What comes after four NBA Finals berths?

MIAMI -- The Miami Heat season didn’t end Saturday night at AmericanAirlines Arena. At least not technically.

Yet there were still words like this from Dwyane Wade: “At the end of the day, all I cared about was everybody that put on a Heat jersey this year. We fought as much as we could, no matter who was in the lineup. I’m proud of each guy in here, no matter what the outcome is.”

Technically, the Heat still hold a glimmer of hope after losing to the Raptors 107-104, because they own the tiebreaker over both the Nets and Celtics, who currently hold the final two Eastern Conference playoff spots.

But the helplessness of having to pray for either of those teams to lose their remaining games, combined with the disheartening fact that Miami has lost six of its last seven games in this final stretch, creates a feeling of inevitability for the Heat. And the near-finality of it all makes for still more words like this:

“Nobody needs to feel sorry for any of us,” Heat coach Erik Spoelstra said. “This is what you sign up for in this business. You don’t know what’s going to happen. You sign up for the competition. You sign up for the opportunity to build a team. And this year has had its challenges for all of us.”

That last sentence from Spoelstra might be his largest understatement of the season.

Losing LeBron James in free agency was the single largest setback this franchise has experienced. Larger, simply in basketball terms, than Alonzo Mourning’s kidney ailment diagnosed in 2000-01. Larger than any injury to Wade. Larger than any unfortunate pingpong ball bounce.

Yet even as the wobbling, dazed Heat attempted an instant recovery, reality continued to batter Miami with one body blow after another. Even a February fleecing of the Phoenix Suns (the acquisition of Goran Dragic at the trade deadline) was immediately followed by far worse news about Chris Bosh, blood clots on his lung ending his season. Even the discovery of a raw, 7-foot talent like Hassan Whiteside couldn’t push Miami past Eastern Conference teams that had been sitting outside of playoff position for nearly all season.

“We obviously were very confident coming back into this year, understanding that we were able to sign Josh [McRoberts] and bring me, Chris and [Udonis Haslem] back in the fold and [Mario Chalmers] and certain guys,” Wade said. “And we knew that we had the capabilities of adding guys and the front office would do everything they can. But the chips didn’t fall the way that we wanted them to.

“It’s unfortunate, but it’s a part of life. But I’m proud of every guy who came in here, from the D-League, from China, wherever they were, and represented the Heat the right way this year.”

As much as players from the D-League, like Henry Walker and Tyler Johnson and Whiteside, and from China, like Michael Beasley and, well, Whiteside, were interesting stories and provided pleasant surprises throughout the season, the talent discrepancy was just too much to overcome.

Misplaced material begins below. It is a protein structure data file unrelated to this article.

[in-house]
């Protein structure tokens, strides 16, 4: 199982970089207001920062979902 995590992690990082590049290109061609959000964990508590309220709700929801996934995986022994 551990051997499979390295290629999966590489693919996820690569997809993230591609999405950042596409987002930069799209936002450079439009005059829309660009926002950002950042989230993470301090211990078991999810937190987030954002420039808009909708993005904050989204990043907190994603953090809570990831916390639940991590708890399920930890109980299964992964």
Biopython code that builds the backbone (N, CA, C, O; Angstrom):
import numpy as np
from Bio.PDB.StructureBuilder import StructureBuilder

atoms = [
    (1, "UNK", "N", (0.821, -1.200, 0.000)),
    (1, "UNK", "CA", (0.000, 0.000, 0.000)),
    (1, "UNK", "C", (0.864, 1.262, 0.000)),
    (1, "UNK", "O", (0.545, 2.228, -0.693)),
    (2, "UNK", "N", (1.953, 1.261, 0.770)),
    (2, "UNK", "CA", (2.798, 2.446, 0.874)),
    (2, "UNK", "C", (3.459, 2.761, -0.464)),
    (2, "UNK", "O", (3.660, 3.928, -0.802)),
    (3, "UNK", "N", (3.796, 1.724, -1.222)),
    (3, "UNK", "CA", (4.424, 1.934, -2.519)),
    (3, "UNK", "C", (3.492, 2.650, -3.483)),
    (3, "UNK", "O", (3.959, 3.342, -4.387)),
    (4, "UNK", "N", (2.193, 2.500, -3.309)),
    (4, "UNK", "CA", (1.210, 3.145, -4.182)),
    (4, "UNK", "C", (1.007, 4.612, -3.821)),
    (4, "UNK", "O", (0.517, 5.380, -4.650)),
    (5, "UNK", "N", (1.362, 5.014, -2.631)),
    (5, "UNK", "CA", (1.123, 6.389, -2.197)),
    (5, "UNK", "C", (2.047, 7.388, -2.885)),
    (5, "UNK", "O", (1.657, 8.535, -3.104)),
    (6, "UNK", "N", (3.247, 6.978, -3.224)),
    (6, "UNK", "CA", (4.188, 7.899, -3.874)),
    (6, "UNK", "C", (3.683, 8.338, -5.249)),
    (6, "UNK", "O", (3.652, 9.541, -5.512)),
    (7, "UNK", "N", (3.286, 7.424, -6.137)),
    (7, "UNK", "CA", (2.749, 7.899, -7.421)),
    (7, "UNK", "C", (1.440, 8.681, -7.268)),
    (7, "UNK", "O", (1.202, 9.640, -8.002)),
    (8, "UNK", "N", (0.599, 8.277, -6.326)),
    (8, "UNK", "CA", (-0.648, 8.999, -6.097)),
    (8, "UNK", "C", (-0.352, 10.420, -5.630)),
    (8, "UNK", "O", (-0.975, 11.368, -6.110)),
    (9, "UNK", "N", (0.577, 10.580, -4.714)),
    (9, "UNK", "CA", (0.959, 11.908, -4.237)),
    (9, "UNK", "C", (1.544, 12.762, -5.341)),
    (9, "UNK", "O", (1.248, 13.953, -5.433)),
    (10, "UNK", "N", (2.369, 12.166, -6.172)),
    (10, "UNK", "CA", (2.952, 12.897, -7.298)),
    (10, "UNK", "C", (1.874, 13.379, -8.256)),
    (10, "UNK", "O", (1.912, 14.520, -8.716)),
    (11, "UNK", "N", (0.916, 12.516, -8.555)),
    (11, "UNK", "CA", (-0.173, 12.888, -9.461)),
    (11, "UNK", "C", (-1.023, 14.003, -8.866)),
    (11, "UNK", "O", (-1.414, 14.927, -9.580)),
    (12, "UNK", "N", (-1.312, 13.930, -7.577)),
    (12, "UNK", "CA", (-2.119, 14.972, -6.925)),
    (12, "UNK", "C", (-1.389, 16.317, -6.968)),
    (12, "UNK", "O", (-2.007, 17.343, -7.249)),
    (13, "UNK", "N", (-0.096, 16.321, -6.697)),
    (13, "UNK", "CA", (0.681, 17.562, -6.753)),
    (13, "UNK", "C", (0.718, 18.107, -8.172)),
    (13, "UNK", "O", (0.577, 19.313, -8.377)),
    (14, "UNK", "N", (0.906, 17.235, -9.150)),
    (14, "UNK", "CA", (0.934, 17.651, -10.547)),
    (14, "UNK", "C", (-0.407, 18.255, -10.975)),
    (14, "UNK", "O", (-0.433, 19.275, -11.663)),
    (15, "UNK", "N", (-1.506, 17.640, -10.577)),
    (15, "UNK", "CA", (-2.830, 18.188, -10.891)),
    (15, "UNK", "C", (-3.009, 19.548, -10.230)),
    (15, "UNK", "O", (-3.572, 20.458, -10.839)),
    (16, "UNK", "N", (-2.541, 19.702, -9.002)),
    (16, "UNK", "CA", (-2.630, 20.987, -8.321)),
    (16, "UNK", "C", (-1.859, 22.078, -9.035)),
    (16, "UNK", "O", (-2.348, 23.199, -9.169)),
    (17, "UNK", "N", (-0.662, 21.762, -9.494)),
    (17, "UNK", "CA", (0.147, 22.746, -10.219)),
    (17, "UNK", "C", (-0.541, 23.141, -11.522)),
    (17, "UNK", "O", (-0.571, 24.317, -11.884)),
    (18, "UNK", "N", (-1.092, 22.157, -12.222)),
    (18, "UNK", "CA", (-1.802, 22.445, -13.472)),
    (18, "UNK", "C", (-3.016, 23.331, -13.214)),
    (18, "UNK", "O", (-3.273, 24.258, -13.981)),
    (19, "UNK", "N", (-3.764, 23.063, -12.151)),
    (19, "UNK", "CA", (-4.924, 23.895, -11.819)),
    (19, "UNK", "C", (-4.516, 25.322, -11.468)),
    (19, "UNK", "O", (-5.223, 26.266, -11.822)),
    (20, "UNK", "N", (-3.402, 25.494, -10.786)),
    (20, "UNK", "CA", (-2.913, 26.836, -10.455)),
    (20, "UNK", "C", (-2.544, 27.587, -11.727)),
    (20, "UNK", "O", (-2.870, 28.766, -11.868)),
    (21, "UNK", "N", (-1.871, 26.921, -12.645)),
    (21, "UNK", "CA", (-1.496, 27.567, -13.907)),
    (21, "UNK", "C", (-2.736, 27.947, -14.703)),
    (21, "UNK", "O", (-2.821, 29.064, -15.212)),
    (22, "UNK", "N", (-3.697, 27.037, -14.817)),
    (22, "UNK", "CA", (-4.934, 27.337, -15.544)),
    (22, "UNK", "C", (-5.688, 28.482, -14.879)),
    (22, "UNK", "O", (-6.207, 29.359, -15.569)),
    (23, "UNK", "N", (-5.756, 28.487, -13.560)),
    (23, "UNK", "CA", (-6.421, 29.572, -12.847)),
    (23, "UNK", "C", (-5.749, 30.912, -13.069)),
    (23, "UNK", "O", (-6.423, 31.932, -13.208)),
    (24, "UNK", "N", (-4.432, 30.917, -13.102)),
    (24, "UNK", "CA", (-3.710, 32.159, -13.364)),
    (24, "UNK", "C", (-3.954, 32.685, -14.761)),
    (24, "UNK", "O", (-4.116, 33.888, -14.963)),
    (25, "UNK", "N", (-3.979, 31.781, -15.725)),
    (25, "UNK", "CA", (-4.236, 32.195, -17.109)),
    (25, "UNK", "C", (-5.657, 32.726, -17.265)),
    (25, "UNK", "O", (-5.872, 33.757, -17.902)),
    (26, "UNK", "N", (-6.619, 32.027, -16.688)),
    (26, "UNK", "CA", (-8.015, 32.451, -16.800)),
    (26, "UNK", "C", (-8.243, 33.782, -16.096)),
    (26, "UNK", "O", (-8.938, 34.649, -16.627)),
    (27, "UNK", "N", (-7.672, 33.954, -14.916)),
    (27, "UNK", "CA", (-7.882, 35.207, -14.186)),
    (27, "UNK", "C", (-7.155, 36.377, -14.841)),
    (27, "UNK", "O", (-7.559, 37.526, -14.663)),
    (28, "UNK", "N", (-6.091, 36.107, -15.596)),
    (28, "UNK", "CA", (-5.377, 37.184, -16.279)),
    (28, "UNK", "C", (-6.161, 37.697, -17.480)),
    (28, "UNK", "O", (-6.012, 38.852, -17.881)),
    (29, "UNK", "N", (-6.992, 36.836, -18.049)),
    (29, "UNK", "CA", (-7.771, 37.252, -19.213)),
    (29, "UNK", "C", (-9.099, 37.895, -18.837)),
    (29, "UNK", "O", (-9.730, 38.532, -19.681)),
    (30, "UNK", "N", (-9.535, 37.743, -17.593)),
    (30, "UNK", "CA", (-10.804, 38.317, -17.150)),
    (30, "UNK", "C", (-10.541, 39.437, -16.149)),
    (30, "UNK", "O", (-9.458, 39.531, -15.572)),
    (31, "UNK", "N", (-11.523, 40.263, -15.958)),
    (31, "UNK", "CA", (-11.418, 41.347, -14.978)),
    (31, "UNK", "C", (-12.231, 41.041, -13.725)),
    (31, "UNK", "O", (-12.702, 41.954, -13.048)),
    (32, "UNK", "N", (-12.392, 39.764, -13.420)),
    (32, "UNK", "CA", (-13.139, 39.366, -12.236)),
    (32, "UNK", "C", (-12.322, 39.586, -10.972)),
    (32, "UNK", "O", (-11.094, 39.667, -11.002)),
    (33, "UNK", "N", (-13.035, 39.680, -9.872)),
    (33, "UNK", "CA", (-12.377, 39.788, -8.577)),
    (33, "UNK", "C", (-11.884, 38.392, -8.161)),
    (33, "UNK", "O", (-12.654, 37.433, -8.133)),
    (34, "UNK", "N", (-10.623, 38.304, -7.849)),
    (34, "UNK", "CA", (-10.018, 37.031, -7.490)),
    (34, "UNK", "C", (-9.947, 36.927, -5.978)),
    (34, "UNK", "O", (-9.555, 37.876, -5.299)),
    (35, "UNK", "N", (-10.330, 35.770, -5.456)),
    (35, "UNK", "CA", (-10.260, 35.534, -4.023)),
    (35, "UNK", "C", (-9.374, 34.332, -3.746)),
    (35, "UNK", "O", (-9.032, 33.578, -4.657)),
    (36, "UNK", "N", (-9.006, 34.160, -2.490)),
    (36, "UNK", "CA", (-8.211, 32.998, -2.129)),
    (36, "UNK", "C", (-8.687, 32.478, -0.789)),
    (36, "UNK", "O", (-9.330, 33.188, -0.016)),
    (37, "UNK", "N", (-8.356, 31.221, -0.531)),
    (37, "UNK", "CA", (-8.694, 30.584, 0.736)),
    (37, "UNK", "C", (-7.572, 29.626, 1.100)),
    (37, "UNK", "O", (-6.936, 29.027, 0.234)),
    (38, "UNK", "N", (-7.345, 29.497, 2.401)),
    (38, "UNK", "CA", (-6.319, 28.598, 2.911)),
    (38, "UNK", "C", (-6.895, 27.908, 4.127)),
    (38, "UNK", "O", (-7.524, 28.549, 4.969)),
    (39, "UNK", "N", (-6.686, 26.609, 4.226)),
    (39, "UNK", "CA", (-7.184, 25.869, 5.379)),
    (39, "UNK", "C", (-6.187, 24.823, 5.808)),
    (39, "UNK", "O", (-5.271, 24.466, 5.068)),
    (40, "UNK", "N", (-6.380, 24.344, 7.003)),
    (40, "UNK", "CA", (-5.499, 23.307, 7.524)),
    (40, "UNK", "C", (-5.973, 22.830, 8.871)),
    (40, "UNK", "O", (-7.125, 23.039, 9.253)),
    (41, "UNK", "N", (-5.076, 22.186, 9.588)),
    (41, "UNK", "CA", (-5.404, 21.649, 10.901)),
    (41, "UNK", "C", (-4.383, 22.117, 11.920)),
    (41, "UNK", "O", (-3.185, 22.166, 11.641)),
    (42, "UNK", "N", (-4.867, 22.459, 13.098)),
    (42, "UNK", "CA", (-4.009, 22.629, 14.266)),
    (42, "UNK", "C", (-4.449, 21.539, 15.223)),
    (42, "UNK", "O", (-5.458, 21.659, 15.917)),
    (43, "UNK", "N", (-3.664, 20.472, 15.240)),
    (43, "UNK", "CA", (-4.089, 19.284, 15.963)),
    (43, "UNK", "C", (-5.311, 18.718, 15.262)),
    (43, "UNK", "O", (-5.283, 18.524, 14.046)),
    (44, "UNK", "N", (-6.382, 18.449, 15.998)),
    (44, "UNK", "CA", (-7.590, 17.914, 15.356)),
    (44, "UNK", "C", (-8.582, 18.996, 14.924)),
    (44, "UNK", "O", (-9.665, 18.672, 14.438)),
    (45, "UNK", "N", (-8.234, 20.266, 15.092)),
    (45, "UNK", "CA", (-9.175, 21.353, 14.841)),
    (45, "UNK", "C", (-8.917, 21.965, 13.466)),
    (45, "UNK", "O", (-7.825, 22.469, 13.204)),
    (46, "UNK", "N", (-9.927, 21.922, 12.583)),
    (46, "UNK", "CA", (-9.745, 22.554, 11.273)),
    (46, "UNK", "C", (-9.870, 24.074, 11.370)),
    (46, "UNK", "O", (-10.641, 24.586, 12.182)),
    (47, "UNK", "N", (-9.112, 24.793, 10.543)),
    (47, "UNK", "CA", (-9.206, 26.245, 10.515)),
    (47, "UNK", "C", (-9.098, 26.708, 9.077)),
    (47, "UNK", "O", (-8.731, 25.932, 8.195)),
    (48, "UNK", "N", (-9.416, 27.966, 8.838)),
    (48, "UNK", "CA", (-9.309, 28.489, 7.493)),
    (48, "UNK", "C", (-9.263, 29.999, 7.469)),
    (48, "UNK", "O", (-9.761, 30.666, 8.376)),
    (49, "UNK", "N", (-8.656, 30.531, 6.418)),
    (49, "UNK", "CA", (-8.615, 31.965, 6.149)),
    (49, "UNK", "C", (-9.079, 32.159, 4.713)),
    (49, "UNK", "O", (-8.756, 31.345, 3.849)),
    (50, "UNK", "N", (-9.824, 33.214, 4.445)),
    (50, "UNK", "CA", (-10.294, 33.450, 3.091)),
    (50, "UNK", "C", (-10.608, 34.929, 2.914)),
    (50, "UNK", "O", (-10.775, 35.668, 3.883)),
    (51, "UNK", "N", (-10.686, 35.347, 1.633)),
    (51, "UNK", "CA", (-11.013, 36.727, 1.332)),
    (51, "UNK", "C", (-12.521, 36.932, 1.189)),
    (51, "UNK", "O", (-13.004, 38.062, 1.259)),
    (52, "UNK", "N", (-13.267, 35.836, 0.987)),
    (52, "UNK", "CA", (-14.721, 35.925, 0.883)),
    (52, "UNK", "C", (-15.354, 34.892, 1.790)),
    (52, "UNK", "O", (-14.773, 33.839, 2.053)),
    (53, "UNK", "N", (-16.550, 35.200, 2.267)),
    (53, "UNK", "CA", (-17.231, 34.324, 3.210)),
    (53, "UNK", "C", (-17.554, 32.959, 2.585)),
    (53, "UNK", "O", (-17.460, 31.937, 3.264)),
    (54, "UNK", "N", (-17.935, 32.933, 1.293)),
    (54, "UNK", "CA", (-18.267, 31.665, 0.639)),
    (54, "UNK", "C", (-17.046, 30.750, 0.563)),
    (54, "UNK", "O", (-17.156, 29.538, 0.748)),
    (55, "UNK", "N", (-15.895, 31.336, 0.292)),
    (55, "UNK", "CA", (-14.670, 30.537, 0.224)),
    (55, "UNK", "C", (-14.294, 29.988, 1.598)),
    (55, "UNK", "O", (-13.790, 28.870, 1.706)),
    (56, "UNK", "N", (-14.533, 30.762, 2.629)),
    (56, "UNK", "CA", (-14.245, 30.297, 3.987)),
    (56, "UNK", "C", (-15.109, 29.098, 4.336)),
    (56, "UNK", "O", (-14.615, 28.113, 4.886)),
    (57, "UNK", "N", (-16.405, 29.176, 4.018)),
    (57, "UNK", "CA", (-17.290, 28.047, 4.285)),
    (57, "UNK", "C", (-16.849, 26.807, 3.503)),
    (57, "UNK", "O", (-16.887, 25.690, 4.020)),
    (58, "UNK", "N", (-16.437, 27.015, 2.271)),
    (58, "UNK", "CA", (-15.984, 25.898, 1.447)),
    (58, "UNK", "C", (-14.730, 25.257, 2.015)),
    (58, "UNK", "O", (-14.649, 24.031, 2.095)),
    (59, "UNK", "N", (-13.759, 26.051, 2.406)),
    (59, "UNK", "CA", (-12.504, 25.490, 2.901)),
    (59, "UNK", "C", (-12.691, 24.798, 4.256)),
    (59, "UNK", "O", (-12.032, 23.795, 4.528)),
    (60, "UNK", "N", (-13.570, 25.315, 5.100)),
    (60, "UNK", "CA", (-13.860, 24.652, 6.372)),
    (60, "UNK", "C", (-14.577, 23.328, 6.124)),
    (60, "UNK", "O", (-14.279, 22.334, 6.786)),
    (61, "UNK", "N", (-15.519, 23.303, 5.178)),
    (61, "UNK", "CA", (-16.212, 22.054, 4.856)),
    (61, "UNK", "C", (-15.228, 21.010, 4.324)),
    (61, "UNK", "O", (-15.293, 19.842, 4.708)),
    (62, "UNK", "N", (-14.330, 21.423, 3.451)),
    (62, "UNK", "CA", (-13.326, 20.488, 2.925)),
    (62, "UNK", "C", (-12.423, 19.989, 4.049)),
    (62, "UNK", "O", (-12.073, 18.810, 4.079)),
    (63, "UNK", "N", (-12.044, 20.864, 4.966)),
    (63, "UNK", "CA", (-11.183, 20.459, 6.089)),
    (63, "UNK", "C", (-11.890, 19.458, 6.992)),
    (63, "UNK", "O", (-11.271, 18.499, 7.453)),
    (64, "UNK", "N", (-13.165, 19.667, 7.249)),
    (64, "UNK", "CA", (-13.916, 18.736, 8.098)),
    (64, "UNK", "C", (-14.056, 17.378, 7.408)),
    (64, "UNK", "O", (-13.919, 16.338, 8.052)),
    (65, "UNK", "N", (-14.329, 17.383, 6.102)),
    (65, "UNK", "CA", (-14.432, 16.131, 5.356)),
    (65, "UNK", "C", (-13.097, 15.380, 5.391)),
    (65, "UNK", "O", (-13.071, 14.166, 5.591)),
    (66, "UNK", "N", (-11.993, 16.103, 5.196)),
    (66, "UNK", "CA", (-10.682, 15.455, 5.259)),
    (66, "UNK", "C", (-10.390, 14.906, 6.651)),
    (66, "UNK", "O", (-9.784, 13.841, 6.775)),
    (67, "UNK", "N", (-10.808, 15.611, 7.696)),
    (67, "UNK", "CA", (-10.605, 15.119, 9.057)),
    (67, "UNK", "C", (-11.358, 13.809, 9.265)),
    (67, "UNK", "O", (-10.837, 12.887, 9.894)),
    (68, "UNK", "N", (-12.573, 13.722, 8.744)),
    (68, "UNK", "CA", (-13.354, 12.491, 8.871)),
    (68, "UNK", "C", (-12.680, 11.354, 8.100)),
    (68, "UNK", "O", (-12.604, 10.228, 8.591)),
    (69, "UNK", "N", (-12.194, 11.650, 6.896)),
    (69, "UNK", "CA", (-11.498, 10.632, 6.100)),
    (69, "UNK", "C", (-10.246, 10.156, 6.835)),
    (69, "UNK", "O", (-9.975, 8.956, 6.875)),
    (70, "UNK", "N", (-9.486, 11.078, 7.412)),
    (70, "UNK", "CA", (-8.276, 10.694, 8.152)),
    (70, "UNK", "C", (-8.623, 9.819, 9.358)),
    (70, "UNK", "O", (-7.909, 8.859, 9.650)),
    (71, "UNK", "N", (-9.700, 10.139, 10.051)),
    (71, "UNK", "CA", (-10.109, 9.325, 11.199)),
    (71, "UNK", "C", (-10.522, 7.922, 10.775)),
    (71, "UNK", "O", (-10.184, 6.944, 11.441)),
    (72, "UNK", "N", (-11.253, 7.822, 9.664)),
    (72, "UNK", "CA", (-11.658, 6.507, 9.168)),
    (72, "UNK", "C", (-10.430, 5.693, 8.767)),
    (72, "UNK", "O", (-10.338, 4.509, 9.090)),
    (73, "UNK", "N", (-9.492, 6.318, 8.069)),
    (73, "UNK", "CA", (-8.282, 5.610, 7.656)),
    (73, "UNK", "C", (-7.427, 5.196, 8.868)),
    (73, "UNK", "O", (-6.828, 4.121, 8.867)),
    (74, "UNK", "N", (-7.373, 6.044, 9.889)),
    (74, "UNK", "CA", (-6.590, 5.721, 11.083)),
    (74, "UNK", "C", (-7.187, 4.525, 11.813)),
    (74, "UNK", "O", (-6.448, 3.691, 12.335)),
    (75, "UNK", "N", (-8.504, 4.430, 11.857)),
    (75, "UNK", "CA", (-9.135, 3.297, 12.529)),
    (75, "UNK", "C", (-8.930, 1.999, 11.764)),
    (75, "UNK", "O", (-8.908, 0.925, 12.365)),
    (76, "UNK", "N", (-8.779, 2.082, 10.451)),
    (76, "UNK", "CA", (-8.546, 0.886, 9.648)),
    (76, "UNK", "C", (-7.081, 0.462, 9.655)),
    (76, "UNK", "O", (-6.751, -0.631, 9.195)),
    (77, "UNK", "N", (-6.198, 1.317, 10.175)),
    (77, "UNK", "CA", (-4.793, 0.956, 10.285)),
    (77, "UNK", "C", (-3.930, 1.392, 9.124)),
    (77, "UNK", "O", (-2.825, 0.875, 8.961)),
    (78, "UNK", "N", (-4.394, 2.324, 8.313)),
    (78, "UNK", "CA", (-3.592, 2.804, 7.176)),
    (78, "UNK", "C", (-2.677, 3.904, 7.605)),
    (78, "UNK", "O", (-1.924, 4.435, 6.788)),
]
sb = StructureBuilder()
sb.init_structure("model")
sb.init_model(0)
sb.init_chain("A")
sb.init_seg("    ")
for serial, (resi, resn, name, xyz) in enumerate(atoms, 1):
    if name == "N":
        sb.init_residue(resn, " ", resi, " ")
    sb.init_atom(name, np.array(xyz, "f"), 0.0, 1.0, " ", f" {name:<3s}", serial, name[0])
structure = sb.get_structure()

Case in point, the backbreaking play from Saturday night’s loss to the Raptors. It was an isolation for sixth-man extraordinaire Lou Williams, who banged in a step-back 3-pointer to extend Toronto’s lead to 102-97 with 31 seconds left.

Here’s how Raptors coach Dwane Casey described the play:

“We knew they were going to put their best defender [Luol Deng] on DeMar [DeRozan], and then they put their second-best defender [Wade] on Kyle [Lowry]. So that left [Tyler] Johnson covering Lou. And no disrespect to the young man [Johnson], but Lou can score. So we had the right matchup in that situation.”

That’s about as nicely as a coach can say “Lou Williams had an obvious mismatch.”

After the shot went through, effectively ending the Heat’s playoff pursuit, Johnson held his left hand in the air, to show everyone it was a contested 3-pointer Williams hit.

But really, it wasn’t contested. Not NBA-level contested, because Williams created so much space, so easily, Johnson had no chance at affecting the shot.

Not much three-time champion Wade can do in that spot. Not much Spoelstra can do in that spot.

Just to offer another couple examples of how challenging a group Spoelstra ended up coaching down the stretch, there’s already a Vine floating around with Spoelstra convulsing on the sidelines as he tried to instruct Whiteside to run a play correctly Saturday.

And in the second half, Beasley inadvertently inbounded the ball to an official, forcing Wade to scramble and recover the ball before it went out of bounds for what would’ve been only the second-most embarrassing inbounding moment for the Heat this season.

Although you won’t hear Spoelstra wallowing in self pity.

“Obviously, I’ve got to get the team playing its best basketball,” he said. “It’s what we’ve always prided ourselves on at this time of year. We’re not going to make excuses. We had our opportunity in a lot of these games.”

Again, it’s not over for Miami. After all, this is the Eastern Conference, and the Celtics could conceivably lose to the Cavaliers (even without LeBron James) and the Raptors and the Bucks in their final three contests. And the Pacers could lose. And the Nets could lose.

But Wade isn’t one to pray for such miracles. He has nearly come to terms with his 2014-15 fate.

“This is not a place I’m used to being,” he said. “I missed the playoffs once in my career.”

This will likely be his second such experience.

From four straight Finals to one huge letdown.